OPINIONS From Singapore to Vietnam: Road toward denuclearization on the Korean Peninsula

OPINIONS

From Singapore to Vietnam: Road toward denuclearization on the Korean Peninsula

By Cheng Weidan | People's Daily app

10:36, February 26, 2019

Beijing (People's Daily) - With the anticipated second summit between US President Donald Trump and North Korean leader Kim Jong-un approaching, Vietnam has attracted a lot of attention from the international community.

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Policemen are seen on a rooftop ahead of the North Korea-US summit in Hanoi, Vietnam February 26, 2019. (Photo: VCG)

Some seventy years have passed from the Korean War and the era of hostile confrontation to the first historic handshake between Trump and Kim. Eight months after their first summit in Singapore, the two leaders are going to meet for a second time, in Hanoi. From Singapore to Vietnam, all eyes will be watching to see if there is any progress toward the denuclearization of the Korean Peninsula.

The first summit last June in Singapore was certainly a historic moment, and raised hopes that the leaders of the two countries would talk further. 

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Top leader of the Democratic People's Republic of Korea Kim Jong-un (left) meets with US President Donald Trump in Singapore, on June 12, 2018. (Photo: Xinhua)

Before the summit, the North signaled the country’s goodwill with moves that pacify the tension on the peninsula. North Korea destroyed its Punggye-ri nuclear test site last summer under the gaze of international journalists. 

The meeting in Singapore came after North Korea’s dismantlement of the northern nuclear test ground. The leaders had a high-profile handshake and signed a “comprehensive” agreement. In the agreement, Trump and Kim agreed to establish new bilateral relations and to build a lasting and robust peace regime on the peninsula. Pyongyang made a commitment to work toward a complete denuclearization of the Korean Peninsula in exchange for US security guarantees to the North.

Trump called his summit with Kim “honest, direct and productive” at the press conference after signing the agreement. Lower-level meetings between the two countries since then have been scheduled frequently to discuss further progress.

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The tunnel and an observatory of Punggye-ri nuclear test ground are blown up during the dismantlement process in Punggye-ri, North Hamgyong Province, the Democratic People's Republic of Korea, May 24, 2018. (Photo: Xinhua)

Due to the divergence of their positions, the negotiations between the US and North Korea appeared bumpy after the summit when entering into the substantial stage. The North Korean media condemned US Secretary of State Mike Pompeo’s one-sided demands over denuclearization, saying they were “gangster-like” after Pompeo’s visit to Pyongyang last July. With months of discussions and ups and downs, the two sides again came to a “productive dialogue” after Pompeo traveled to Pyongyang for the fourth time and met with Kim last October.

In his New Year’s speech, Kim expressed his willingness to meet Trump for a second summit, but mentioned a want to “find a new way” for defending his country if the US does not keep the promise it made. Trump in response said he also looks forward to a meeting.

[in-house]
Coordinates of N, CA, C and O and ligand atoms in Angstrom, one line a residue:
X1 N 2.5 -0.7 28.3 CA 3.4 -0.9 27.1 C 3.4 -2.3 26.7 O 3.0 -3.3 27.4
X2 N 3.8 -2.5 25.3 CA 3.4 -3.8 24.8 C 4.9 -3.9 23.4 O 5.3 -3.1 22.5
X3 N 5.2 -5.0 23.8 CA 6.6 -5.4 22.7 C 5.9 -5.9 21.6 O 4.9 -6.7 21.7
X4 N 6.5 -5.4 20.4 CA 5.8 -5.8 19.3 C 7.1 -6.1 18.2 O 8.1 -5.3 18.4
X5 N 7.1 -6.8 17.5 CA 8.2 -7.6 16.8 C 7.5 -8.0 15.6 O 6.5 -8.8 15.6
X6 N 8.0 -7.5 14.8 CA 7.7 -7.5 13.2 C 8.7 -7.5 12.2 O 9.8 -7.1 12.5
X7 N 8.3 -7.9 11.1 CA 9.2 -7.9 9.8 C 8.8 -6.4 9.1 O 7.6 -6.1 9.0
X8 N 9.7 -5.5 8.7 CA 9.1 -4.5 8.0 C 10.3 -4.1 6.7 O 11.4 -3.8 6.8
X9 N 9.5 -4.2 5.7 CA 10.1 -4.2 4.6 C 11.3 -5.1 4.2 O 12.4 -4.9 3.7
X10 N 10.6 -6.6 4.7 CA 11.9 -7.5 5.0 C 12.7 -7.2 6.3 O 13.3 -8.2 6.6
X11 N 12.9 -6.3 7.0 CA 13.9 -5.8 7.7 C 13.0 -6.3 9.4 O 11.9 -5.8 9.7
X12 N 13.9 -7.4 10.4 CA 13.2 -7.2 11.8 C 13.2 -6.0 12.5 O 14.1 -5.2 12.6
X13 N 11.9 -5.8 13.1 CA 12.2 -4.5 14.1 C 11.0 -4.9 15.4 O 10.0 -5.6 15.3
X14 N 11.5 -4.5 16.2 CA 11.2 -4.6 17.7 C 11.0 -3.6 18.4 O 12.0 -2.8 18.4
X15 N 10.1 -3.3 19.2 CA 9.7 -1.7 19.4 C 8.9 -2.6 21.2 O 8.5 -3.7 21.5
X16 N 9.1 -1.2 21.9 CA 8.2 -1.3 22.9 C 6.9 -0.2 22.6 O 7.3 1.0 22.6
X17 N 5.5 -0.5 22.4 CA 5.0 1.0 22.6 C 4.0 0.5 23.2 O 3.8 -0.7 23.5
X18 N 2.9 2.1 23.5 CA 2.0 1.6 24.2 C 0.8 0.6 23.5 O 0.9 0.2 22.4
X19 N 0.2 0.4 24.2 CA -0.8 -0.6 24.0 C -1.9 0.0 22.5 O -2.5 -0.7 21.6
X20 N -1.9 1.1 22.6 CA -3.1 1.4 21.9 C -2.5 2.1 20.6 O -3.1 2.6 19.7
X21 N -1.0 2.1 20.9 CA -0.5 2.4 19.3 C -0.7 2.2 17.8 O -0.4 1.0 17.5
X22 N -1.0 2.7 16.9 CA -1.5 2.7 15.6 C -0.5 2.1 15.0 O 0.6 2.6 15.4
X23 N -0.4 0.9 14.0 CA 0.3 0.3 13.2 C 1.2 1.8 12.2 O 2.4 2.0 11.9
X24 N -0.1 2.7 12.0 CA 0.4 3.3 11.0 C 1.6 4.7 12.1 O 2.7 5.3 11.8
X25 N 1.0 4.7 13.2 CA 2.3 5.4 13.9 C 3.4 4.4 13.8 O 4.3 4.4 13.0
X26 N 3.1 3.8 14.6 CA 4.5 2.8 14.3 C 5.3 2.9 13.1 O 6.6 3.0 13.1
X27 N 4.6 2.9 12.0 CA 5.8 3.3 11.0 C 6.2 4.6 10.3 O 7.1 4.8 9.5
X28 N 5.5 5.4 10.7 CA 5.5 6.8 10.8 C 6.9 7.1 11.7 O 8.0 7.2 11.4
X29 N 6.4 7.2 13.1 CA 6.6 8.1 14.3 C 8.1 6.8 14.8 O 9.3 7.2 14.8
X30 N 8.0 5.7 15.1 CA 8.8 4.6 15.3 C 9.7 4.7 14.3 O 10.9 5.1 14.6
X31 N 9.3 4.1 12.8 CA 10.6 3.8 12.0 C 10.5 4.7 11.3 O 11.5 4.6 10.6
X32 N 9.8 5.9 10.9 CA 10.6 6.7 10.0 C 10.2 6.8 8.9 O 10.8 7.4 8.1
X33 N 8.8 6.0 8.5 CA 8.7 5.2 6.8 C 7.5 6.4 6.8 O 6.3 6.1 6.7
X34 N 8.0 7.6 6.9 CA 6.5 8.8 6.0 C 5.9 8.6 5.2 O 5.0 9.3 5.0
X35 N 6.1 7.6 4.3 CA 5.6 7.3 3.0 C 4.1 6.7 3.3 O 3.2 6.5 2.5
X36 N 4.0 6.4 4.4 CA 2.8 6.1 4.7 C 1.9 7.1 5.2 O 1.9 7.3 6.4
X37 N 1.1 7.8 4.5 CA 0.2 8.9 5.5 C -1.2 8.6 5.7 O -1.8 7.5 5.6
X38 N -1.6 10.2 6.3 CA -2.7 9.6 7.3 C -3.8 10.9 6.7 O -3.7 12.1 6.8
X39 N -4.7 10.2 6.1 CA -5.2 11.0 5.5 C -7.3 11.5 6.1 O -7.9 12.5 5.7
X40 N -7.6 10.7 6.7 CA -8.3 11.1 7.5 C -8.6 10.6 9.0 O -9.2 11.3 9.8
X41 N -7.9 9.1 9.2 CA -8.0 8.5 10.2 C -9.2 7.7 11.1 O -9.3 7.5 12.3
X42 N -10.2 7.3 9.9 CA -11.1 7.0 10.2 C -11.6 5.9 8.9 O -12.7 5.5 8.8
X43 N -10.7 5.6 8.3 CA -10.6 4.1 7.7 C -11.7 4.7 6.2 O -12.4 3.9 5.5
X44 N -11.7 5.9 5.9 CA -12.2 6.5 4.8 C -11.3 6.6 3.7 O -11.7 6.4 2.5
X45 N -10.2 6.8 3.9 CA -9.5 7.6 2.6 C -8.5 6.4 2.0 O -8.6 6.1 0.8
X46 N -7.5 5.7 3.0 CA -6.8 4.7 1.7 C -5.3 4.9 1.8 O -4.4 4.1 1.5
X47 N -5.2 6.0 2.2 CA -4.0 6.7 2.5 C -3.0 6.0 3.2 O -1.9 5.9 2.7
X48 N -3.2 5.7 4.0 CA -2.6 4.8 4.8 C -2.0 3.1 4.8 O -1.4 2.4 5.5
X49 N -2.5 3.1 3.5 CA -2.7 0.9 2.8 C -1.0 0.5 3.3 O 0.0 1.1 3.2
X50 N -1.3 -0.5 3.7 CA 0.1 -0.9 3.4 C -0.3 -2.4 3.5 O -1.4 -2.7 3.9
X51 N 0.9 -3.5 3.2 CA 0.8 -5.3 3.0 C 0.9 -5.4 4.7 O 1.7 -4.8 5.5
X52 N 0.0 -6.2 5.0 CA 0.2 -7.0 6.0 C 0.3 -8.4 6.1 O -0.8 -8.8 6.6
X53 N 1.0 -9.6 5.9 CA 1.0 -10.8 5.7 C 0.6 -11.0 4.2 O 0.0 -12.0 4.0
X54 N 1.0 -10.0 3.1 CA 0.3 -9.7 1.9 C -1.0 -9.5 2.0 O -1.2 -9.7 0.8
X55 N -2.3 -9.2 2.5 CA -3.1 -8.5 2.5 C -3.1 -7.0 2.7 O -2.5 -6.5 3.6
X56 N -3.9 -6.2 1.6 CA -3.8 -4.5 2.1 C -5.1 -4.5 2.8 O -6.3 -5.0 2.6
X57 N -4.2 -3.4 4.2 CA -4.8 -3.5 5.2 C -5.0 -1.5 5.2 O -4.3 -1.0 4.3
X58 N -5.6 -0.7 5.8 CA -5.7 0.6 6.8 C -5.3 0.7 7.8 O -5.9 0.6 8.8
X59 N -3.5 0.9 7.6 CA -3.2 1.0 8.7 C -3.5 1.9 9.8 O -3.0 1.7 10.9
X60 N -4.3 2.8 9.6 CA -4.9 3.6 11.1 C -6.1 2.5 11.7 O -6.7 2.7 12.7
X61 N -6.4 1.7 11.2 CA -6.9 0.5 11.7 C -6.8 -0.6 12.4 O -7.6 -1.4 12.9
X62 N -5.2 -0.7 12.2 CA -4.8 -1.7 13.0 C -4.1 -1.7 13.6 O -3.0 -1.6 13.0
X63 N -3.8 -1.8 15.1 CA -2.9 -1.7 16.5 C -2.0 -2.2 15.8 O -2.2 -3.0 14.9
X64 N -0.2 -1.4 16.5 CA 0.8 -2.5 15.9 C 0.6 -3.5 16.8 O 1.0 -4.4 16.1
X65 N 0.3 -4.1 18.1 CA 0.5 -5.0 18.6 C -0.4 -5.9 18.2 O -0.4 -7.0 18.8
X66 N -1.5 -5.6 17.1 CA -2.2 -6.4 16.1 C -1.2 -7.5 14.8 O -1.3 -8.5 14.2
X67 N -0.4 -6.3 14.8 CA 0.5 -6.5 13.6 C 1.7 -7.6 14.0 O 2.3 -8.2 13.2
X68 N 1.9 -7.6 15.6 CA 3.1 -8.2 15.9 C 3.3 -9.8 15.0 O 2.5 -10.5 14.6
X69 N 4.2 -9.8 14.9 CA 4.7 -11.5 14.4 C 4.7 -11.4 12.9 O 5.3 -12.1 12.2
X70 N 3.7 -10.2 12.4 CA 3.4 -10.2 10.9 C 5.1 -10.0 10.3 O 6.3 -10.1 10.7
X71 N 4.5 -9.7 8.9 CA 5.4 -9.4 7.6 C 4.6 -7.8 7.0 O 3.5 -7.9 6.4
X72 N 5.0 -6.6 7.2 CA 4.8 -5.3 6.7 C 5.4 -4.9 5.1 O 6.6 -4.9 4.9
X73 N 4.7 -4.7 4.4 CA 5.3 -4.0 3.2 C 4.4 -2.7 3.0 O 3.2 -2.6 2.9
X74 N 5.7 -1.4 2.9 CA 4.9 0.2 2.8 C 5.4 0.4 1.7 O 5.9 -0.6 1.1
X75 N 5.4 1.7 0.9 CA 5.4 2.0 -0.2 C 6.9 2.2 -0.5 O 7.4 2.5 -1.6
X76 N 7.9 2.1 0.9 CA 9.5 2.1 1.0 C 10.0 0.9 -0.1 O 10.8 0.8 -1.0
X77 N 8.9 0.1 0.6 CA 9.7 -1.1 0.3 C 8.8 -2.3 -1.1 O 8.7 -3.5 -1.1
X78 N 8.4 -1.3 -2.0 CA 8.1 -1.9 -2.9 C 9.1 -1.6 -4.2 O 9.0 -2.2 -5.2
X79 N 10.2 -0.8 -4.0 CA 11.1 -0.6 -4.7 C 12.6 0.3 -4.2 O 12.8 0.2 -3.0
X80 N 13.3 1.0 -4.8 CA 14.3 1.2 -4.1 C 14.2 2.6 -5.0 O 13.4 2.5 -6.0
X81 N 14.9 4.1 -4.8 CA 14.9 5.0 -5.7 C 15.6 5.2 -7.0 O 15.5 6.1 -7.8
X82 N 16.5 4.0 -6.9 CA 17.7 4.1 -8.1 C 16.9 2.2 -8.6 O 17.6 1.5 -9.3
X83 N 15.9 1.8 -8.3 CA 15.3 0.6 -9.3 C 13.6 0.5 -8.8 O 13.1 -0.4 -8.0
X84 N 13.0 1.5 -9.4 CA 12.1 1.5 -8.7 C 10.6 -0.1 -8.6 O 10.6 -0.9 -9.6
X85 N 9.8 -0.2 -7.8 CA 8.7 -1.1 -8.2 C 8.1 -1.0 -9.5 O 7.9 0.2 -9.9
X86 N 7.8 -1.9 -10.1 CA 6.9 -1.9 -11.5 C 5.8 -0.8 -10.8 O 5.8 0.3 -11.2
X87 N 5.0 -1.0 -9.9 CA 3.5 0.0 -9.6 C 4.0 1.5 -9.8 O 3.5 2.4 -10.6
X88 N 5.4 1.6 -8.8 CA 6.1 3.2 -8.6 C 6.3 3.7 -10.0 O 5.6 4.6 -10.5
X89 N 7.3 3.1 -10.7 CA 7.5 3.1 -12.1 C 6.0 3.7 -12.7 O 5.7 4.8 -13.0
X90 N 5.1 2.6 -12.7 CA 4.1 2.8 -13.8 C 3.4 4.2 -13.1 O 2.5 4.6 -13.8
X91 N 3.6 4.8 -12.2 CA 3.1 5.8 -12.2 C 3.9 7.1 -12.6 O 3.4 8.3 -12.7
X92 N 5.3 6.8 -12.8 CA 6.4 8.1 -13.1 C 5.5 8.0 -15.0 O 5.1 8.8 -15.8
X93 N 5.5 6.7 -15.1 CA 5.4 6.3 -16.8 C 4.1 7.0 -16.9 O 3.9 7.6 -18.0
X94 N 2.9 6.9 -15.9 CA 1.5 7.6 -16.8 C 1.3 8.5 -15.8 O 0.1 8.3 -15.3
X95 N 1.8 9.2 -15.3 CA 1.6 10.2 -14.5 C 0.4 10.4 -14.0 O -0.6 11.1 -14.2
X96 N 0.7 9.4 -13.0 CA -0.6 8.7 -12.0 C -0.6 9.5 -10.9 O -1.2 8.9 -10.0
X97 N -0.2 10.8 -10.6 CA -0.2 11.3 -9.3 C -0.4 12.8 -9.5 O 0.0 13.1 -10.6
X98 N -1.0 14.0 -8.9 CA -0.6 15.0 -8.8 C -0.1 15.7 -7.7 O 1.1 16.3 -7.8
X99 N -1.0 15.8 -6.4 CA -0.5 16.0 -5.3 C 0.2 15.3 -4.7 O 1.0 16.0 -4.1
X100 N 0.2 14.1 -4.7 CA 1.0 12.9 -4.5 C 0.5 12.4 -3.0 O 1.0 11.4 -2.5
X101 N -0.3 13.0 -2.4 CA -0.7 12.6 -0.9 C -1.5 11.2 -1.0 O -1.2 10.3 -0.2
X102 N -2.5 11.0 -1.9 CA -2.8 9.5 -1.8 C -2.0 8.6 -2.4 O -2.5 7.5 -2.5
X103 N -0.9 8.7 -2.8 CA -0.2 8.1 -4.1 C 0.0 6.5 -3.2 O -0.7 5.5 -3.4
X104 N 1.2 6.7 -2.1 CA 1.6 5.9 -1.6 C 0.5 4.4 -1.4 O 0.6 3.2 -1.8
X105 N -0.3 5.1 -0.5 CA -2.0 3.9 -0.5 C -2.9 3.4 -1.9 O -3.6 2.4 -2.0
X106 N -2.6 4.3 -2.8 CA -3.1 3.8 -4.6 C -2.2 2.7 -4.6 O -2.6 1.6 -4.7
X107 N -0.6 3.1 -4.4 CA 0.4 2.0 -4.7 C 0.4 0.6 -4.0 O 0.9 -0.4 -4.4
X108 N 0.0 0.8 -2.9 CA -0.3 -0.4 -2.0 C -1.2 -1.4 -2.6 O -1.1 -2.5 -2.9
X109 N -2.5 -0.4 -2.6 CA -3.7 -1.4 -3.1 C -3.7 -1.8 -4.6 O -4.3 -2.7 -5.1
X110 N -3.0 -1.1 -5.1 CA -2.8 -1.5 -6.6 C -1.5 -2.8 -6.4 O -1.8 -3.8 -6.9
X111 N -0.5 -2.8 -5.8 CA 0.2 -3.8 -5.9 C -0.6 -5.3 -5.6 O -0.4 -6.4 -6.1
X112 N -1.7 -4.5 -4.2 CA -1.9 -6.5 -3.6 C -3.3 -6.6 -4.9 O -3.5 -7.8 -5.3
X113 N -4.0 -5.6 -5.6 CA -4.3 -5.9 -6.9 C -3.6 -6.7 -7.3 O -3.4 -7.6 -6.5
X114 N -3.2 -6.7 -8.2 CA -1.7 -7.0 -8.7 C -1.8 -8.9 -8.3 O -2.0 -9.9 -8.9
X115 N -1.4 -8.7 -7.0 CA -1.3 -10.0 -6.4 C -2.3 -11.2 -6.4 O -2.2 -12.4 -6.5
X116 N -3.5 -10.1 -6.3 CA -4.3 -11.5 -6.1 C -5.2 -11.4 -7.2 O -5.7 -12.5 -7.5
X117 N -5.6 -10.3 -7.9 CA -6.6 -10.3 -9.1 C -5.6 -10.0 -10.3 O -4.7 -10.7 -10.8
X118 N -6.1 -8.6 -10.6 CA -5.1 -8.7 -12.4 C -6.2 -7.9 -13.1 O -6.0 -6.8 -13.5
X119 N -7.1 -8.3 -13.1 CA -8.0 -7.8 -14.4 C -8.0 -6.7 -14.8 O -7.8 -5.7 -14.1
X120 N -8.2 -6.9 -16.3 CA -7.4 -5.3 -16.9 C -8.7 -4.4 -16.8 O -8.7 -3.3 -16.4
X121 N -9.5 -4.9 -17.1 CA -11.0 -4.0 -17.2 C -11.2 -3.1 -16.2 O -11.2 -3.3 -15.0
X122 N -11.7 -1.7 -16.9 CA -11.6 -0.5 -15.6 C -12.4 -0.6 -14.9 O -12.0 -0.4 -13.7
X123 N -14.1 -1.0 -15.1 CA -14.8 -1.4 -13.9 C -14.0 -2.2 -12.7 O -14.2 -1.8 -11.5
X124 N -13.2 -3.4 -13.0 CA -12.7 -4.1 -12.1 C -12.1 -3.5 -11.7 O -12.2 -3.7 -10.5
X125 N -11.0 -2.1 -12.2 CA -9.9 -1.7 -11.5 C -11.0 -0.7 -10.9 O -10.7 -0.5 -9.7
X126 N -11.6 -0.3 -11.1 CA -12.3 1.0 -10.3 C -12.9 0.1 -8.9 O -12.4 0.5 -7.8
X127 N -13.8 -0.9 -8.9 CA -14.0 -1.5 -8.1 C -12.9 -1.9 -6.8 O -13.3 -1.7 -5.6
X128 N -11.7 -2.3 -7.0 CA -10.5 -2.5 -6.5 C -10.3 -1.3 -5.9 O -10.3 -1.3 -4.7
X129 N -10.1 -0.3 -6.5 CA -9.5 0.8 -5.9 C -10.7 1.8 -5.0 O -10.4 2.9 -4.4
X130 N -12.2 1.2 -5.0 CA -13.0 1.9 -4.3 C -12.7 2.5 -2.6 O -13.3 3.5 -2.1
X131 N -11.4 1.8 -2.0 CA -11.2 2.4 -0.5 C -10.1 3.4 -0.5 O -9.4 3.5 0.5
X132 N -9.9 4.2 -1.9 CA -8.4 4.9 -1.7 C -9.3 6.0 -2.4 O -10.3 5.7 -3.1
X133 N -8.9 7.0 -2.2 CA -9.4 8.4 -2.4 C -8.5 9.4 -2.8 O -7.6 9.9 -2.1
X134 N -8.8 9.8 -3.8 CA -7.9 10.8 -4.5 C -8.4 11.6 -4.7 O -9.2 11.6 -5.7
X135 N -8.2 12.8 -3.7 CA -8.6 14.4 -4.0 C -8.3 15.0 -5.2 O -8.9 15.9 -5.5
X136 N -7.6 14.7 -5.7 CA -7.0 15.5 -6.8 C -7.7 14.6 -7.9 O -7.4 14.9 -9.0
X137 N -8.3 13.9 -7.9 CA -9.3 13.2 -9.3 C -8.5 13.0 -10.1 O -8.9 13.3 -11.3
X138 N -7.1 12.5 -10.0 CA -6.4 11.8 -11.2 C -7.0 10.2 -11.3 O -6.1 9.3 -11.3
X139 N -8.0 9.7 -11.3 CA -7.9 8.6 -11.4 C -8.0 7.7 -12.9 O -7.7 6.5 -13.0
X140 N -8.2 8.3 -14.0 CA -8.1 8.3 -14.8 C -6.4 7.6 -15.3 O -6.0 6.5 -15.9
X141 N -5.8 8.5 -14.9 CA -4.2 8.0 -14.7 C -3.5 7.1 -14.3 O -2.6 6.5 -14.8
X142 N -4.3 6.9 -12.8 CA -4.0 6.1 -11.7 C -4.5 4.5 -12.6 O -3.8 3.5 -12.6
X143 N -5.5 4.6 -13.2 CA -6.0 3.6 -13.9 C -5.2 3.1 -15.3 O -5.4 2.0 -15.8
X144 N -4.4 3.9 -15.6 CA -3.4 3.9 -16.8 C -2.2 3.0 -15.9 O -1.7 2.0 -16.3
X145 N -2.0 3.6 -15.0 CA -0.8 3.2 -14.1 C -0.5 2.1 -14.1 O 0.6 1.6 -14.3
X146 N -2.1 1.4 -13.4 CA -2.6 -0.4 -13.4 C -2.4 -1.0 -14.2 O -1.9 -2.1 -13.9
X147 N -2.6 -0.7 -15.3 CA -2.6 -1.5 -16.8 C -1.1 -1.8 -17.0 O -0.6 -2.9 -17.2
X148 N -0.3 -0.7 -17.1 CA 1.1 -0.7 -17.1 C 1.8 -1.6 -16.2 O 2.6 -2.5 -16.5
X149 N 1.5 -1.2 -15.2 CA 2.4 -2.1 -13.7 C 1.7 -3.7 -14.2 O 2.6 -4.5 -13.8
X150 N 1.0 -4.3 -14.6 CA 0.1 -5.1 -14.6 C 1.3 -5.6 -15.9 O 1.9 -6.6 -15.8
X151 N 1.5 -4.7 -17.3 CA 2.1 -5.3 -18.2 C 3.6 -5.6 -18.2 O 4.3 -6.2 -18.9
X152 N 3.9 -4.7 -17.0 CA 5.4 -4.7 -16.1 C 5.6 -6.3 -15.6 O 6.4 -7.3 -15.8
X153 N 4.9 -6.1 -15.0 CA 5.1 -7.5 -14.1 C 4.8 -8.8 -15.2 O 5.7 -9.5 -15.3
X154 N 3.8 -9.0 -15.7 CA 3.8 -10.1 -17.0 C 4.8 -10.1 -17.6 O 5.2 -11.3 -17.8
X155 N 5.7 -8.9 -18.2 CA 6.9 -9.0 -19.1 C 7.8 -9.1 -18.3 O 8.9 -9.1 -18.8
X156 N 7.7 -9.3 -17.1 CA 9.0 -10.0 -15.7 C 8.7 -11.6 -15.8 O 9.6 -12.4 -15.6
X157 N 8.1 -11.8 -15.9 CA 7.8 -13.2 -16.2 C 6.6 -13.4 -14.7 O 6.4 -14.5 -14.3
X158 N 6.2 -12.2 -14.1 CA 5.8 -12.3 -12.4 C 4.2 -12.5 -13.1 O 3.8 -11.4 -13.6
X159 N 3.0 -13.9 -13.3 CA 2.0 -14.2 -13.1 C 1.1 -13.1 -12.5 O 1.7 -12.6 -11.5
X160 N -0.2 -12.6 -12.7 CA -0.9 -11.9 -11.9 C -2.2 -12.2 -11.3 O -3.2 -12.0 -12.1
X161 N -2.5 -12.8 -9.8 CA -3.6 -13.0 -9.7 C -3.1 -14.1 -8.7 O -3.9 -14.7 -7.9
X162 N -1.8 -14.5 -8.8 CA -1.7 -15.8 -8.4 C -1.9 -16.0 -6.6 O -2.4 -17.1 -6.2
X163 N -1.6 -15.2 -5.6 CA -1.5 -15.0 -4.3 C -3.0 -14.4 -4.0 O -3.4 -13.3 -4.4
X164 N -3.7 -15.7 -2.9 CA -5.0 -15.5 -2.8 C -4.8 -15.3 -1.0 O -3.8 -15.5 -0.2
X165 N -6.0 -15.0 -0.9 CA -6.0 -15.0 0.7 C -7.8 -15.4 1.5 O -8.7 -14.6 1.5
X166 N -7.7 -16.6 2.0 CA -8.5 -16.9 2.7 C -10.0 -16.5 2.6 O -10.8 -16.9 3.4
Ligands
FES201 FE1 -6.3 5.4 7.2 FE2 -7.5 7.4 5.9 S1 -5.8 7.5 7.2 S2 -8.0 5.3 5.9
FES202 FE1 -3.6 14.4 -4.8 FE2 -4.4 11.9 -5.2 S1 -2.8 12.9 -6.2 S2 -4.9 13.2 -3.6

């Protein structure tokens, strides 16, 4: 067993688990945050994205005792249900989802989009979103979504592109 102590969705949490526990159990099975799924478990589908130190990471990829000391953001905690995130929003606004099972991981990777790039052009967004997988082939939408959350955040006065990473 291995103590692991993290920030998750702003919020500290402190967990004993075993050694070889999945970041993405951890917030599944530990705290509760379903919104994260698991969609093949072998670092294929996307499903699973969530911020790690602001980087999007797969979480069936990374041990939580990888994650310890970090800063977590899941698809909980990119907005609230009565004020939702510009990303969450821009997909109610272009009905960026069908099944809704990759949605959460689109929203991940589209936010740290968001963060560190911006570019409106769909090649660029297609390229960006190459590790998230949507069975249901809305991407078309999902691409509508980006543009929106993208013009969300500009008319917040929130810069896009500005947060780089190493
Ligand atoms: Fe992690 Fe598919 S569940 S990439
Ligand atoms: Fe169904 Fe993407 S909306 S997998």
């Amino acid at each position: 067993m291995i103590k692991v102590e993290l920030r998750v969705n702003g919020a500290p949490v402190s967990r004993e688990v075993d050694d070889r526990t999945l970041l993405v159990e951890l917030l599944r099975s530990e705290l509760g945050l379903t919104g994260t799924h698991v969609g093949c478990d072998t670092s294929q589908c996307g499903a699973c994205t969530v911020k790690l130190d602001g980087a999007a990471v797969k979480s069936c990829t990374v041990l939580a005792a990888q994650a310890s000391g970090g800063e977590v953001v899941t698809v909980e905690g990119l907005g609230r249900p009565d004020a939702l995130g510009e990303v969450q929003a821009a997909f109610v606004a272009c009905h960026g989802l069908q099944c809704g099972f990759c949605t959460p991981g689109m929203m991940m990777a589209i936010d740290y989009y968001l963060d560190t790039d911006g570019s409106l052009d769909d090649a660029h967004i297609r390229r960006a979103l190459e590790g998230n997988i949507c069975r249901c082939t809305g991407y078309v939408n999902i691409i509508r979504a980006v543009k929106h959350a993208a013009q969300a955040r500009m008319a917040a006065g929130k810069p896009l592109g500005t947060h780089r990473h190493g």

A meeting between senior representatives from both sides in Sweden this January was held to prepare for the second summit. Shortly after, Trump announced in early February that the meeting would happen in Hanoi, Vietnam on February 27 and 28.

Four days before the scheduled meeting with Trump, Kim left Pyongyang on his train for Hanoi, according to the Korean Central News Agency (KCNA). Trump tweeted last Sunday that he would depart on February 25 for the summit, adding that the two leaders “expect a continuation of the progress made at [the] first Summit in Singapore.”

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North Korean leader Kim Jong-un waves from his car as he leaves the Dong Dang railway station in Dong Dang, Lang Son province, Vietnam on February 26, 2019. (Photo: VCG)

Vietnam finished preparations for the meeting in about 10 days, vowing to provide airtight security for Kim and Trump, according to Vietnamese officials.

After the Singapore summit, there are high expectations on the two leaders to reach a detailed and specific agreement at the Hanoi summit. A senior official from the US State Department said last Thursday at a background briefing that the two sides would work toward a shared understanding of what denuclearization means. 

The US has for years demanded North Korea's complete, verifiable and irreversible denuclearization, before any concessions could be granted. 

The state-run KCNA news agency said last December that Pyongyang’s commitment to the “denuclearization of the Korean Peninsula” also includes “completely eliminating the US nuclear threat to Korea.”

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People watch a television news screen showing live footage of the arrival of North Korean leader Kim Jong-un at the Dong Dang railway station in Vietnam, at a railway station in Seoul on February 26, 2019. (Photo: VCG)

Analysts have speculated that Trump may agree to lift some economic sanctions on Pyongyang, in exchange for further steps toward denuclearization. Whether or not this happens, the two countries still have a long way to go to establish new bilateral relations.

China always supports North Korea and the US in maintaining dialogue and meeting each other halfway. Hopes have risen that the second North Korea-US summit will be successful and produce positive outcomes to inject new impetus into the realization of denuclearization and lasting peace on the Korean Peninsula.

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